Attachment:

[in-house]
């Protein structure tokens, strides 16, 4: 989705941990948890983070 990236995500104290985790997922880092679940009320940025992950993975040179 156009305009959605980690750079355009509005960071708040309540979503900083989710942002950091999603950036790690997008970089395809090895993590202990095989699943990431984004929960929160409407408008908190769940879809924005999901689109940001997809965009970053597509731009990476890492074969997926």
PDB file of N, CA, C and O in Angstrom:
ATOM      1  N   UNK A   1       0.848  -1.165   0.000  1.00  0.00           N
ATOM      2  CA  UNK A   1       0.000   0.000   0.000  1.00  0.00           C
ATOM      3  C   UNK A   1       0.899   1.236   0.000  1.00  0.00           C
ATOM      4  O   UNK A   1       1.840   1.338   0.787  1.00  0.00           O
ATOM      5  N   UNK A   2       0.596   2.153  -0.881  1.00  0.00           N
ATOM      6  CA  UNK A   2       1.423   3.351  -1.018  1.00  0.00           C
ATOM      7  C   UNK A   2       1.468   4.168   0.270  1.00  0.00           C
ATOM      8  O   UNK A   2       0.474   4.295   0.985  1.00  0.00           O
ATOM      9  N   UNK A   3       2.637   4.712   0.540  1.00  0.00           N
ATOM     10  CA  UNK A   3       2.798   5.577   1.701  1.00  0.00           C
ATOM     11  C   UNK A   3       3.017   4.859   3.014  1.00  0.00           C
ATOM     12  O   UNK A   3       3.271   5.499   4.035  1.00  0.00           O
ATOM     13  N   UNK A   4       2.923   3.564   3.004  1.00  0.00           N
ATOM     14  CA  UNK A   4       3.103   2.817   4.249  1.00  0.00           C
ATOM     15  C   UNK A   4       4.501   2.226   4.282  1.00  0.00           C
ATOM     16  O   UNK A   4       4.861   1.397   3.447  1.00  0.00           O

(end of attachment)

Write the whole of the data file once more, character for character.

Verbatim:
[in-house]
């Protein structure tokens, strides 16, 4: 989705941990948890983070 990236995500104290985790997922880092679940009320940025992950993975040179 156009305009959605980690750079355009509005960071708040309540979503900083989710942002950091999603950036790690997008970089395809090895993590202990095989699943990431984004929960929160409407408008908190769940879809924005999901689109940001997809965009970053597509731009990476890492074969997926």
PDB file of N, CA, C and O in Angstrom:
ATOM      1  N   UNK A   1       0.848  -1.165   0.000  1.00  0.00           N
ATOM      2  CA  UNK A   1       0.000   0.000   0.000  1.00  0.00           C
ATOM      3  C   UNK A   1       0.899   1.236   0.000  1.00  0.00           C
ATOM      4  O   UNK A   1       1.840   1.338   0.787  1.00  0.00           O
ATOM      5  N   UNK A   2       0.596   2.153  -0.881  1.00  0.00           N
ATOM      6  CA  UNK A   2       1.423   3.351  -1.018  1.00  0.00           C
ATOM      7  C   UNK A   2       1.468   4.168   0.270  1.00  0.00           C
ATOM      8  O   UNK A   2       0.474   4.295   0.985  1.00  0.00           O
ATOM      9  N   UNK A   3       2.637   4.712   0.540  1.00  0.00           N
ATOM     10  CA  UNK A   3       2.798   5.577   1.701  1.00  0.00           C
ATOM     11  C   UNK A   3       3.017   4.859   3.014  1.00  0.00           C
ATOM     12  O   UNK A   3       3.271   5.499   4.035  1.00  0.00           O
ATOM     13  N   UNK A   4       2.923   3.564   3.004  1.00  0.00           N
ATOM     14  CA  UNK A   4       3.103   2.817   4.249  1.00  0.00           C
ATOM     15  C   UNK A   4       4.501   2.226   4.282  1.00  0.00           C
ATOM     16  O   UNK A   4       4.861   1.397   3.447  1.00  0.00           O